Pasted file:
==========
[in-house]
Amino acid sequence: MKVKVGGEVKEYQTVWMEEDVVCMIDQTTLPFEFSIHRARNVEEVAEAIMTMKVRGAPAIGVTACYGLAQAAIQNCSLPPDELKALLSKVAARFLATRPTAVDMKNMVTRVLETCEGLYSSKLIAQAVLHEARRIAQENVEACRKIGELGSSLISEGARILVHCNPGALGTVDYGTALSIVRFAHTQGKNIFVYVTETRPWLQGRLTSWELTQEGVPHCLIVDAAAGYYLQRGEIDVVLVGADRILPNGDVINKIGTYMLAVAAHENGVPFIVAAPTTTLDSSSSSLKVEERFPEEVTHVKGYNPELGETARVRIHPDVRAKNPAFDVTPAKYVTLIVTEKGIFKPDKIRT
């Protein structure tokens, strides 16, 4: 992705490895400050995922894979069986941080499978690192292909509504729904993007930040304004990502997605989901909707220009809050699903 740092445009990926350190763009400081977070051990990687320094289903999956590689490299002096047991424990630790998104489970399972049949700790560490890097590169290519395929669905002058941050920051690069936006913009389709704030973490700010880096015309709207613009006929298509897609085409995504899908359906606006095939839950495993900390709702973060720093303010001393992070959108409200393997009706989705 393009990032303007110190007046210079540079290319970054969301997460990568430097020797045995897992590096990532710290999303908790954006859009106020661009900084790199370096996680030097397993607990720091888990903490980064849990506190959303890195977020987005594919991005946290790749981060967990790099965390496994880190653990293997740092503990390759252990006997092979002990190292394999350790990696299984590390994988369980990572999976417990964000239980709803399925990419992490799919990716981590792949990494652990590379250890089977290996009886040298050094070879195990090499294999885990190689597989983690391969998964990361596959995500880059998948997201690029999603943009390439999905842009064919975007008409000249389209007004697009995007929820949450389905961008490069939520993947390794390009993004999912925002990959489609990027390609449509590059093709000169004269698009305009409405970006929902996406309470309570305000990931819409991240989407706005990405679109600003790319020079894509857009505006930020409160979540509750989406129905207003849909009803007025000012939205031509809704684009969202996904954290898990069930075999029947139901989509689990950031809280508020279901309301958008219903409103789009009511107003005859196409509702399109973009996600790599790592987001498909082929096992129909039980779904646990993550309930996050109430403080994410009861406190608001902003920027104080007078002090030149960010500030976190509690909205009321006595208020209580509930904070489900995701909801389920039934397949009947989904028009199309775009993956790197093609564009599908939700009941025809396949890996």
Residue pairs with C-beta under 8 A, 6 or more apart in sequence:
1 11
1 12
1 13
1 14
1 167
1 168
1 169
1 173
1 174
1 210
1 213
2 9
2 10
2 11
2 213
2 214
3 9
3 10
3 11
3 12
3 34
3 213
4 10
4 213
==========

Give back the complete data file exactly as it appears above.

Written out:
[in-house]
Amino acid sequence: MKVKVGGEVKEYQTVWMEEDVVCMIDQTTLPFEFSIHRARNVEEVAEAIMTMKVRGAPAIGVTACYGLAQAAIQNCSLPPDELKALLSKVAARFLATRPTAVDMKNMVTRVLETCEGLYSSKLIAQAVLHEARRIAQENVEACRKIGELGSSLISEGARILVHCNPGALGTVDYGTALSIVRFAHTQGKNIFVYVTETRPWLQGRLTSWELTQEGVPHCLIVDAAAGYYLQRGEIDVVLVGADRILPNGDVINKIGTYMLAVAAHENGVPFIVAAPTTTLDSSSSSLKVEERFPEEVTHVKGYNPELGETARVRIHPDVRAKNPAFDVTPAKYVTLIVTEKGIFKPDKIRT
């Protein structure tokens, strides 16, 4: 992705490895400050995922894979069986941080499978690192292909509504729904993007930040304004990502997605989901909707220009809050699903 740092445009990926350190763009400081977070051990990687320094289903999956590689490299002096047991424990630790998104489970399972049949700790560490890097590169290519395929669905002058941050920051690069936006913009389709704030973490700010880096015309709207613009006929298509897609085409995504899908359906606006095939839950495993900390709702973060720093303010001393992070959108409200393997009706989705 393009990032303007110190007046210079540079290319970054969301997460990568430097020797045995897992590096990532710290999303908790954006859009106020661009900084790199370096996680030097397993607990720091888990903490980064849990506190959303890195977020987005594919991005946290790749981060967990790099965390496994880190653990293997740092503990390759252990006997092979002990190292394999350790990696299984590390994988369980990572999976417990964000239980709803399925990419992490799919990716981590792949990494652990590379250890089977290996009886040298050094070879195990090499294999885990190689597989983690391969998964990361596959995500880059998948997201690029999603943009390439999905842009064919975007008409000249389209007004697009995007929820949450389905961008490069939520993947390794390009993004999912925002990959489609990027390609449509590059093709000169004269698009305009409405970006929902996406309470309570305000990931819409991240989407706005990405679109600003790319020079894509857009505006930020409160979540509750989406129905207003849909009803007025000012939205031509809704684009969202996904954290898990069930075999029947139901989509689990950031809280508020279901309301958008219903409103789009009511107003005859196409509702399109973009996600790599790592987001498909082929096992129909039980779904646990993550309930996050109430403080994410009861406190608001902003920027104080007078002090030149960010500030976190509690909205009321006595208020209580509930904070489900995701909801389920039934397949009947989904028009199309775009993956790197093609564009599908939700009941025809396949890996």
Residue pairs with C-beta under 8 A, 6 or more apart in sequence:
1 11
1 12
1 13
1 14
1 167
1 168
1 169
1 173
1 174
1 210
1 213
2 9
2 10
2 11
2 213
2 214
3 9
3 10
3 11
3 12
3 34
3 213
4 10
4 213